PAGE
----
In Brunnthal near Munich, an energy community is being created where households will be able to share excess electrical energy with their neighbors and receive energy when they aren’t producing enough themselves. For instance, if one house produces more solar power at a certain time than it can consume, while the residents next door want to charge their electric vehicle, an intelligent community platform will connect the two households by comparing the supply and demand situation of the participating members in the town. Everyone benefits because together they can cut their own costs by functioning independently of an external electricity supply.
Virtual communities like these are creating new pathways for guaranteeing an energy supply based on renewables – every hour of every day. This is desirable for two reasons: Firstly, it allows private power generators to economically operate their solar and wind power plants as well as their heating pumps and combined heat and power stations. And secondly, digitalized systems open up new grid and exchange opportunities. For example, digital platforms can use blockchain technology to pool the energy produced by decentralized systems.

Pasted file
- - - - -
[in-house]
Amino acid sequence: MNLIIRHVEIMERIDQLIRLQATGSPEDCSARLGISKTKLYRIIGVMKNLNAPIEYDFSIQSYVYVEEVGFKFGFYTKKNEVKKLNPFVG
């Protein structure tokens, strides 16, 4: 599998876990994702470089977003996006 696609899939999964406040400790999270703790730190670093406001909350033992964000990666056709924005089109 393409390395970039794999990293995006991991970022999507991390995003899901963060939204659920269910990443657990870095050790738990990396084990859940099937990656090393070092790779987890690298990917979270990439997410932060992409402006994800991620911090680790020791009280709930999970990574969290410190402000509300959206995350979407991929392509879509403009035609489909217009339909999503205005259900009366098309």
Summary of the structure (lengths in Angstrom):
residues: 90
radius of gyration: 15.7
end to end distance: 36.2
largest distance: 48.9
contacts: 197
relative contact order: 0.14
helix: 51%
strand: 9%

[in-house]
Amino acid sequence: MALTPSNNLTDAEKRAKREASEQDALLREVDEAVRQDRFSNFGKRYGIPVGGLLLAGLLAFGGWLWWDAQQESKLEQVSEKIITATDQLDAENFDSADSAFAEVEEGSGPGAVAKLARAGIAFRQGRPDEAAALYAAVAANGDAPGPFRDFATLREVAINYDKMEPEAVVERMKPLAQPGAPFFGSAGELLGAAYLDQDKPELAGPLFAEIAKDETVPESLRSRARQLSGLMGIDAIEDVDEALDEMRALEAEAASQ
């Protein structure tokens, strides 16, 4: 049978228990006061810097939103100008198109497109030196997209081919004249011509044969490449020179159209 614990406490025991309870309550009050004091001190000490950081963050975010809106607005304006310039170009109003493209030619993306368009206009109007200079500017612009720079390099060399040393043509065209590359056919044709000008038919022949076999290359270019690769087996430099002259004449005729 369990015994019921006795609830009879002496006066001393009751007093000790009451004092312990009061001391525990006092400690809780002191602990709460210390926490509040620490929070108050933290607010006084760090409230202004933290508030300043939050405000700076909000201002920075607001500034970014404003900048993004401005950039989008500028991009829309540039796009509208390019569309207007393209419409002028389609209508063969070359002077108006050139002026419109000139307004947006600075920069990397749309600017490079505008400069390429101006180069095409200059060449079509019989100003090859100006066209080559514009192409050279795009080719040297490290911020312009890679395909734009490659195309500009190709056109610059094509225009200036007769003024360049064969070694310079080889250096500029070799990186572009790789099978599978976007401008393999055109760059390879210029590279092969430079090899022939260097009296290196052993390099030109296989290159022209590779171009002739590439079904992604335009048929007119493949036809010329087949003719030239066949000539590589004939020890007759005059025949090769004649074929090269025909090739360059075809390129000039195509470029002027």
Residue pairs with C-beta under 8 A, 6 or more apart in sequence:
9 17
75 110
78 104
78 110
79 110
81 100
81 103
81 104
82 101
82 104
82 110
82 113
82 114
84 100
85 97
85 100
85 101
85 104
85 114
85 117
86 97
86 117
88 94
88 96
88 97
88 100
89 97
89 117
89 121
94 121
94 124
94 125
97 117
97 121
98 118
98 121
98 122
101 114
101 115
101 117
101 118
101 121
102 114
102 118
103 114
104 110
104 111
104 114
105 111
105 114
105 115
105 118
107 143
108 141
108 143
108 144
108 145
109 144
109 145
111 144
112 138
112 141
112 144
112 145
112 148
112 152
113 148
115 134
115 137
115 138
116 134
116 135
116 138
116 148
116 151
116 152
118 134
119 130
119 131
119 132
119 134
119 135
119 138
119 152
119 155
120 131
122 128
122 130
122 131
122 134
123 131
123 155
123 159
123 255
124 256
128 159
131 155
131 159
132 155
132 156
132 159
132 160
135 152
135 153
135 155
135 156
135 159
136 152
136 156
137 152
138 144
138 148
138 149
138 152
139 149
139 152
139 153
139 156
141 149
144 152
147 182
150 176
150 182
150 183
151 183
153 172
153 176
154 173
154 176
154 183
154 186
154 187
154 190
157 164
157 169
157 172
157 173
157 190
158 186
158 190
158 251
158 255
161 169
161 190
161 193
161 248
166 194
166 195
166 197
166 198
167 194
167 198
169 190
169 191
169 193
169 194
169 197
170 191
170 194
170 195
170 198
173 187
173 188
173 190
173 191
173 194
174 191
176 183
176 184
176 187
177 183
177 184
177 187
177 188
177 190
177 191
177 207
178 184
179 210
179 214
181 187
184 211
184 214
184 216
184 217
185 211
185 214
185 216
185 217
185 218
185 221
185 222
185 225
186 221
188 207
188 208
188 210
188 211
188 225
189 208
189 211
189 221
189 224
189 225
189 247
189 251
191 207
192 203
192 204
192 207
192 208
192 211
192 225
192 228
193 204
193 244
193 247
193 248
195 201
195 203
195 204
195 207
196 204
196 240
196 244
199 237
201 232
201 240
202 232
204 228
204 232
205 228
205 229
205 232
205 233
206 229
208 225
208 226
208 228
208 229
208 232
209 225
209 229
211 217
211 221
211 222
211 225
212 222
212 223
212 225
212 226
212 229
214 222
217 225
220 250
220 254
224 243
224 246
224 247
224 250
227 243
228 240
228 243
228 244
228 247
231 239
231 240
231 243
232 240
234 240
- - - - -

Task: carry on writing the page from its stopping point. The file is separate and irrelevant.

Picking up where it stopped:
Additionally, renewable energies enable the expansion of microgrids for supplying cheap electricity. Microgrids are ideal for supplying power in remote areas, but also open up attractive opportunities for industrial enterprises or city neighborhoods. They are based on decentralized energy generators such as photovoltaic and wind power installations, combined with storage and an intelligent control system. In Fellbach, not far from Stuttgart, a housing cooperative reliably supplies three apartment buildings with energy from a combined heat and power plant and a photovoltaic installation.
In the form of energy communities and microgrids, the new technological trends of decentralization, digitalization and sector coupling lead to a sustainable, future-ready power supply based on renewable energies.